Some people were born on third base, but what about those who squandered opportunities that aren’t coming back?
Today, we’re going to be looking into failures in the Boomer generation. Let’s set aside sad cases of mental illness and drug addiction — other than to note, of course, that Millennials in similar situations will be far worse off. Let’s look at what it likes when Boomers fail. (As usual, I’ll use “Boomers” to refer to people born 1935-1965: people whose lives began before deindustrialization became acute, our physical infrastructure began to degrade, and our position as the world’s net creditor disappeared).
Our first case is that of a journalist born to an executive of a major corporation. He almost wound up homeless. Unlike most of the others in subsidized housing, William McPherson had a Pulitzer in his hobo bindle. Mr. McPherson retired at 53, on a non-indexed pension with no price protections on his medical insurance, and lived to 84. He seems to have made good calls on AOL and Apple, and bad ones after that; but, in his own words:
I’d fallen under the spell of magical thinking. In my opinion, I didn’t squander the money, either; I just spent it a little too enthusiastically — not on Caribbean cruises but on exploring the aftermath of the fall of Communism in eastern Europe.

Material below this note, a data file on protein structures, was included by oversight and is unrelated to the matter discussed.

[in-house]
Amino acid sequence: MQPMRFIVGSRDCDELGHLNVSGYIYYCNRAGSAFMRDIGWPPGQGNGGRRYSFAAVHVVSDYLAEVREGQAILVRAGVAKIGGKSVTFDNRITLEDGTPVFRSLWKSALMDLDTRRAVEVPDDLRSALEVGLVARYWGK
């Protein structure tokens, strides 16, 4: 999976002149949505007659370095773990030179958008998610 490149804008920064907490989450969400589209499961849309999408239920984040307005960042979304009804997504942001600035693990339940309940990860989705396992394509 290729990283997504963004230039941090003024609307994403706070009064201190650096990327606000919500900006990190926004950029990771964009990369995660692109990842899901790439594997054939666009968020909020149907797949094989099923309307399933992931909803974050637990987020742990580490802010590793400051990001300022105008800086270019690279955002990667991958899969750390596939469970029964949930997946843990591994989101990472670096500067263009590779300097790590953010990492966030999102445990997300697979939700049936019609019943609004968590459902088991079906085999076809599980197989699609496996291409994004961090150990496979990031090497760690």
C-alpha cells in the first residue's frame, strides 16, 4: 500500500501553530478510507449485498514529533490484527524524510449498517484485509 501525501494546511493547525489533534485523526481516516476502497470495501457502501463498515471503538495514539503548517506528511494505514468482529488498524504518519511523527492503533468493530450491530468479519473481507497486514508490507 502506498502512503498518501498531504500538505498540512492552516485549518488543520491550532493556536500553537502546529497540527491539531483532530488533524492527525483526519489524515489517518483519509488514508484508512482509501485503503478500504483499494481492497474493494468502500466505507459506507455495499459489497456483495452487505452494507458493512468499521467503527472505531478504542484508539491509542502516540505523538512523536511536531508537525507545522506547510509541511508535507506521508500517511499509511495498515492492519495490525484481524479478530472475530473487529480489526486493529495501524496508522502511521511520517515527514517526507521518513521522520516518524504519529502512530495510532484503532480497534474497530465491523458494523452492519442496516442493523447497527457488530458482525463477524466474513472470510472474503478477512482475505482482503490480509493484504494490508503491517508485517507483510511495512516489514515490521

The pride here is palpable. He’s not like those other, lesser Boomers who boomed their money away on Harleys and trashy pleasures. He was out there living the life of the mind. Everyone wants to be a philosopher, not because it pays well but because they want to gain social status, even if only in their own minds.
Without being too hard on a sad, old man who died poor and alone, there’s a kind of narcissism that lives among people who always thought they’d have enough money. They don’t crave the approval of a circle of real subordinates as a clinical narcissist would. Instead, they need to see themselves as people who learn things, know things and are above the petty concerns of proles. Making a living is, to be clear, a petty concern of proles.
This attitude isn’t entirely discreditable. You could even say that it’s got a deep heritage in the values of Western society. However, universal freedom was never universal. This heritage was founded on widespread slavery and on the total domination of rural hicks by urban elites. I’m not here to litigate the justice of this system, only to point out the economic base upon which it rested. And you’d be wise to ask where in the economic system you are situated.
This was McPherson’s mistake. He thought that he was an aristocrat of the soul. Maybe this doesn’t require being an aristocrat of wealth, but you need enough to get by, and he didn’t have it.
History repeats itself, first as tragedy, then as farce. McPherson’s story is repeating itself in hundreds of thousands of cases, such as the case of Kathleen Wolf. Ms. Wolf didn’t wind up homeless. She merely had to downgrade to a small town in Iowa. Essentially, she thought she had money because she had cash flow to join a country club and wear Tiffany glasses, until she didn’t.